I saw the best minds of my generation destroyed by madness, starving hysterical naked, dragging themselves through the negro streets at dawn looking for an angry fix, angelheaded hipsters burning for the ancient heavenly connection to the starry dynamo in the machinery of night, who poverty and tatters and hollow-eyed and high sat up smoking in the supernatural darkness of cold-water flats floating across the tops of cities contemplating jazz, who bared their brains to Heaven under the El and saw Mohammedan angels staggering on tenement roofs illuminated, who passed through universities with radiant cool eyes hallucinating Arkansas and Blake-light tragedy among the scholars of war,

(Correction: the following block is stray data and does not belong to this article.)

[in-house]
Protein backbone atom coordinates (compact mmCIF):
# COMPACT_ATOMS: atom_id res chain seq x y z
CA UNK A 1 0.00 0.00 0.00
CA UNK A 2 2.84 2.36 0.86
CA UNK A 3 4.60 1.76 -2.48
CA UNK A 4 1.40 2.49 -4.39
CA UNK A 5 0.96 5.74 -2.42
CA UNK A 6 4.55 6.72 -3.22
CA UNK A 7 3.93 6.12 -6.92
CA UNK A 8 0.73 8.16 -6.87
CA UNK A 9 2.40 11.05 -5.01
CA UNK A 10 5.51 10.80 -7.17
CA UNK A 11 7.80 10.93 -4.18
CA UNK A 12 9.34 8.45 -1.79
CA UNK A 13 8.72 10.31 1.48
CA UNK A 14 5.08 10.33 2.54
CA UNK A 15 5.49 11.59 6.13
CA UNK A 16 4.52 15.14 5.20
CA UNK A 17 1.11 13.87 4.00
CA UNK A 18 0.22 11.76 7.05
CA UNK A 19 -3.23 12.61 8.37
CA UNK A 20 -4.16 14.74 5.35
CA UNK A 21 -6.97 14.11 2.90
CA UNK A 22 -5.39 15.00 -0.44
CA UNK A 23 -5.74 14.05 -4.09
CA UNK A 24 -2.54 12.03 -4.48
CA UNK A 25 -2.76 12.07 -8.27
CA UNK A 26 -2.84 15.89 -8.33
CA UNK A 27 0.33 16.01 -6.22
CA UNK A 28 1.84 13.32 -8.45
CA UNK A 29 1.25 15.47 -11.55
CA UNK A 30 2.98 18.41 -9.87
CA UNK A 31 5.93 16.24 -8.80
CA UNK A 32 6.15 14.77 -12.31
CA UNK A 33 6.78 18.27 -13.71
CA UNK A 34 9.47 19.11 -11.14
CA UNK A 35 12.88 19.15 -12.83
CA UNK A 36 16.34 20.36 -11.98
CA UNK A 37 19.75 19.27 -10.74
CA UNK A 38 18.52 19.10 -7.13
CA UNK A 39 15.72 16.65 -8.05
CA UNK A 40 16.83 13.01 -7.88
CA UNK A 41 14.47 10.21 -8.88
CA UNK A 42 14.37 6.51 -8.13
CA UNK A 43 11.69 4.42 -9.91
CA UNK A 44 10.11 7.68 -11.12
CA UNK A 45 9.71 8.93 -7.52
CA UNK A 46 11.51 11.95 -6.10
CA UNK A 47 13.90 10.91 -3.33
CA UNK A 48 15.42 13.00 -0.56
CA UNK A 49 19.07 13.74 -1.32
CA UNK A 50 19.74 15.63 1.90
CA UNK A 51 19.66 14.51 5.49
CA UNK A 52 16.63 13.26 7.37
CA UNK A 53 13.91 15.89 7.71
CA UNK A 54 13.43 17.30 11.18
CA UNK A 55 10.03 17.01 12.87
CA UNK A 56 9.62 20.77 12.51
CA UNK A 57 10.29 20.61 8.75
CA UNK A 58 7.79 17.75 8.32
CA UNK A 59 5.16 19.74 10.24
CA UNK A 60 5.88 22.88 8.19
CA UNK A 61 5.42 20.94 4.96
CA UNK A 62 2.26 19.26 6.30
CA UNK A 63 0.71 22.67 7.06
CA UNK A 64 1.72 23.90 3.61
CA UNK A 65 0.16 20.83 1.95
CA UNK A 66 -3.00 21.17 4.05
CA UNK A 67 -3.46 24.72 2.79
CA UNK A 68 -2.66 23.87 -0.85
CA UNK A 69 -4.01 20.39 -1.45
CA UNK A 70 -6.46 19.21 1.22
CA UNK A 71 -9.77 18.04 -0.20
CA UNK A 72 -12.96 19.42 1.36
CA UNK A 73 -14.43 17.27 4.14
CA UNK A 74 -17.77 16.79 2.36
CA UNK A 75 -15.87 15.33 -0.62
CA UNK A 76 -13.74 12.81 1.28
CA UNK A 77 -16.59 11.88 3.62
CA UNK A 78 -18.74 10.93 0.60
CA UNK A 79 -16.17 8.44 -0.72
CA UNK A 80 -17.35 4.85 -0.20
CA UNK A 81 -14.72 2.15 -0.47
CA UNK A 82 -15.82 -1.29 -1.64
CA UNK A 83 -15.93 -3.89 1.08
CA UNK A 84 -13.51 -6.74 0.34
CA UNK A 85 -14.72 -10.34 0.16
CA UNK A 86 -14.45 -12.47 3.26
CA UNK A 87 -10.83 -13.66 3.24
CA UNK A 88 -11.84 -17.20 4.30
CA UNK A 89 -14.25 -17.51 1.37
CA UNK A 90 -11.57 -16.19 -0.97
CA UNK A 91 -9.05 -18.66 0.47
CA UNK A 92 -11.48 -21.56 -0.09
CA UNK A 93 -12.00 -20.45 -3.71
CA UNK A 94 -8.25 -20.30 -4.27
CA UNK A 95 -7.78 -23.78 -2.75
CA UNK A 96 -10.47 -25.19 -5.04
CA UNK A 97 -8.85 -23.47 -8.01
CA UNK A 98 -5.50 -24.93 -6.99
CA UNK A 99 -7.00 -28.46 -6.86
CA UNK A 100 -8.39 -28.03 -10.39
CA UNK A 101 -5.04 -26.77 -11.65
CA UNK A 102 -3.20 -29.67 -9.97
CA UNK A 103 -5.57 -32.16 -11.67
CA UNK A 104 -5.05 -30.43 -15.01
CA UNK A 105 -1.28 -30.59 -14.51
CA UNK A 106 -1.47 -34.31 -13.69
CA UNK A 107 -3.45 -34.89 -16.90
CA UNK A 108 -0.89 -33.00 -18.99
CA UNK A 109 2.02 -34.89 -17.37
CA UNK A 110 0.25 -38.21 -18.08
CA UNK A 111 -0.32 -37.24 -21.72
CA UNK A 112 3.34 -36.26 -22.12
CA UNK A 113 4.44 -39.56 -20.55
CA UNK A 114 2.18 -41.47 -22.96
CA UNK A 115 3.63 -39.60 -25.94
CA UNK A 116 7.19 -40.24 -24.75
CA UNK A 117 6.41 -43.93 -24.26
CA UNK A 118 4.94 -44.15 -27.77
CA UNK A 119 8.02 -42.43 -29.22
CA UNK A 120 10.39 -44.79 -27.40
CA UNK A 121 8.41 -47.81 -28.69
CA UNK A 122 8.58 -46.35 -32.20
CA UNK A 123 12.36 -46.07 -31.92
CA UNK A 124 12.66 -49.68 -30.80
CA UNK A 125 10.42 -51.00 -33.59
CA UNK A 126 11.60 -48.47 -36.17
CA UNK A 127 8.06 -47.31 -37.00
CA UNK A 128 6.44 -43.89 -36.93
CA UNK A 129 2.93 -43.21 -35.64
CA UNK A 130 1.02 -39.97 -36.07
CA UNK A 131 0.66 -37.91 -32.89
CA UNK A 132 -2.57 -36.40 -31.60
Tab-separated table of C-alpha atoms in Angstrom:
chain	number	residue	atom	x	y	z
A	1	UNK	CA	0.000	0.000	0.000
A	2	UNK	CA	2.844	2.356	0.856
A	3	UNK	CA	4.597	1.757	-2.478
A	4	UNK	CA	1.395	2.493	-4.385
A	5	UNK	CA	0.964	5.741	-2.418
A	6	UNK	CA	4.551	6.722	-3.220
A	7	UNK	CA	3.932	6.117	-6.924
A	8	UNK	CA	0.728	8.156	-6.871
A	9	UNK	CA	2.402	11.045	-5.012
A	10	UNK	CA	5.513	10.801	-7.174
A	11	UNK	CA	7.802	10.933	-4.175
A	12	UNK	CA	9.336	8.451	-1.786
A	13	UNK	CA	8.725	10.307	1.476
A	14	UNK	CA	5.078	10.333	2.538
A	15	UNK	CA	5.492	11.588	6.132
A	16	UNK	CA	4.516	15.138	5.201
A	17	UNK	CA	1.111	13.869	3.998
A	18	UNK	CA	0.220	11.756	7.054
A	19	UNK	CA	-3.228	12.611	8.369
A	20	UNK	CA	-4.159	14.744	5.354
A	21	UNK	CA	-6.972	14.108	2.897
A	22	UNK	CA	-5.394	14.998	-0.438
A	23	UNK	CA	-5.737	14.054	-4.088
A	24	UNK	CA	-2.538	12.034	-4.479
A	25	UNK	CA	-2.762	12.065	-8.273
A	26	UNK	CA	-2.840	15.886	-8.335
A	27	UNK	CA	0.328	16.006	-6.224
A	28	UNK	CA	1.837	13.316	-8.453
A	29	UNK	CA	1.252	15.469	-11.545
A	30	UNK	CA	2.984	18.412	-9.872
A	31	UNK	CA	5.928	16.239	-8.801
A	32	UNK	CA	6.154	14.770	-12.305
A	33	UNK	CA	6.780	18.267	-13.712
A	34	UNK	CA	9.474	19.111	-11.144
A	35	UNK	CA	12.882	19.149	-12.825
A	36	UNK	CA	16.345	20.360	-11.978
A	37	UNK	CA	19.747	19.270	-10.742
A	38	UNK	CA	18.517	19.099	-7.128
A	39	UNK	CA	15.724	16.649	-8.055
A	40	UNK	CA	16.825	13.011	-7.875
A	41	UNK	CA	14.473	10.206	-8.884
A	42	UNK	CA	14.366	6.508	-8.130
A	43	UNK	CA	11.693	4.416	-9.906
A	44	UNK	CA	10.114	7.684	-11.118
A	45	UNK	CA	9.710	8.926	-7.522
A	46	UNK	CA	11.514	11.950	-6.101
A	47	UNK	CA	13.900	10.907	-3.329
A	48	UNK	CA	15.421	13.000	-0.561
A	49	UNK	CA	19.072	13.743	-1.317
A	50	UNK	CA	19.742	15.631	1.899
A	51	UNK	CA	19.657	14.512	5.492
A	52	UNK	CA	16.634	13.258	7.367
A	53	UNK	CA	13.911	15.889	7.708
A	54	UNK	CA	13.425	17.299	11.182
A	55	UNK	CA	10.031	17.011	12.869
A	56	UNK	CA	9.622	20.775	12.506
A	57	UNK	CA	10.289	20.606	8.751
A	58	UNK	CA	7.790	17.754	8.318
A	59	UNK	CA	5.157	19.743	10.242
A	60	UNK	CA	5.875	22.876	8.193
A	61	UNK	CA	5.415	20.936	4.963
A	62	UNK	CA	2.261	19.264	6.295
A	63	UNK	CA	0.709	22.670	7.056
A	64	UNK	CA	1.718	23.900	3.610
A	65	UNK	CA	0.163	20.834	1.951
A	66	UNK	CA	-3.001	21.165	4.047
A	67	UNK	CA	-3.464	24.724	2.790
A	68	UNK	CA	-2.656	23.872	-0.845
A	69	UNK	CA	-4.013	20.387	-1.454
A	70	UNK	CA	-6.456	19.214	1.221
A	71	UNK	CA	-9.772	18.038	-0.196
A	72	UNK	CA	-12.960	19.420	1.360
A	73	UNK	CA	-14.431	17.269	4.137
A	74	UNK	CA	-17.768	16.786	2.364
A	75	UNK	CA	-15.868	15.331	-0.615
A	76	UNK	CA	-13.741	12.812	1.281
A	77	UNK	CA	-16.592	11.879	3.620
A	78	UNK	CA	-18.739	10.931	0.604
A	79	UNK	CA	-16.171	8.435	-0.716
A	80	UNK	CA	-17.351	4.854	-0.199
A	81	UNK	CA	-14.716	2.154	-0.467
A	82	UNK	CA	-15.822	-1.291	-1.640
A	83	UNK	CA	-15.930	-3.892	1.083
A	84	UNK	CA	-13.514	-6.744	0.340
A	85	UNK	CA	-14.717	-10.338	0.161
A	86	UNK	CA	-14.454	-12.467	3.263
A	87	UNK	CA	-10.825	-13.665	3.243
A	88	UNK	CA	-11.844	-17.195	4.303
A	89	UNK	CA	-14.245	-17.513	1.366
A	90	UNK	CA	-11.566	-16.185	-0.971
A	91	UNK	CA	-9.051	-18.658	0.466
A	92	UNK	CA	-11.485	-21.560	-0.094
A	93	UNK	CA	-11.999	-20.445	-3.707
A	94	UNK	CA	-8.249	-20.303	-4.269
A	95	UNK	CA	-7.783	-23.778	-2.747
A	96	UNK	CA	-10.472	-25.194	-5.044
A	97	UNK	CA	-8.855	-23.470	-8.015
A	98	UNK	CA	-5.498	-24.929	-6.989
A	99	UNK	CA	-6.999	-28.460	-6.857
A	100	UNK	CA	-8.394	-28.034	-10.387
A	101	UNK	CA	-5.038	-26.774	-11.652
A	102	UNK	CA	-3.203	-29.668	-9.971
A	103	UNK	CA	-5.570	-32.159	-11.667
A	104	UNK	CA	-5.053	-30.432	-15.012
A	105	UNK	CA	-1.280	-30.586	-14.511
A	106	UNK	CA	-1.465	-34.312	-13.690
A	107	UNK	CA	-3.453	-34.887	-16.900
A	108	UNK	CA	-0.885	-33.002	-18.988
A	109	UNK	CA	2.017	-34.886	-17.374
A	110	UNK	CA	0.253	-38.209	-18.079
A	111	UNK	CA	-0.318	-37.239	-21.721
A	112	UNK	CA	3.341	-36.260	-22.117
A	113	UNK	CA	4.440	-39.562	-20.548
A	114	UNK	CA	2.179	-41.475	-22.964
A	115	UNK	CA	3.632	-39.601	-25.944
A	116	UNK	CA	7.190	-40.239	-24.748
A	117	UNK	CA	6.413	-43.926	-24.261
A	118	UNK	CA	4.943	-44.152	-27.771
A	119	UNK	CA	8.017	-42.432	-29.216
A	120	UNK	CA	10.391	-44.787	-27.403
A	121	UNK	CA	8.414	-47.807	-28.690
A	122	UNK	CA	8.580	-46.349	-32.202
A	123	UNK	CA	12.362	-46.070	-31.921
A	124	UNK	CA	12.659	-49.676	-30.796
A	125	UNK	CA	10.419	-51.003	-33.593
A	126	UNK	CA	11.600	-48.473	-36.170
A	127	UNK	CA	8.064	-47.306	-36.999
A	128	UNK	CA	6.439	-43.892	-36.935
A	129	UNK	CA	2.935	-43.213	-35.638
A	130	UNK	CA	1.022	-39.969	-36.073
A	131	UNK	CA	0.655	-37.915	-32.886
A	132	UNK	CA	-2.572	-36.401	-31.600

Silence. It flashed from the woodwork and the walls; it smote him with an awful, total power, as if generated by a vast mill. It rose from the floor, up out of the tattered gray wall-to-wall carpeting. It unleashed itself from the broken and semi-broken appliances in the kitchen, the dead machines which hadn’t worked in all the time Isidore had lived here. From the useless pole lamp in the living room it oozed out, meshing with the empty and wordless descent of itself from the fly-specked ceiling. It managed in fact to emerge from every object within his range of vision, as if it—the silence—meant to supplant all things tangible. Hence it assailed not only his ears but his eyes; as he stood by the inert TV set he experienced the silence as visible and, in its own way, alive. Alive! He had often felt its austere approach before; when it came it burst in without subtlety, evidently unable to wait. The silence of the world could not rein back its greed. Not any longer. Not when it had virtually won.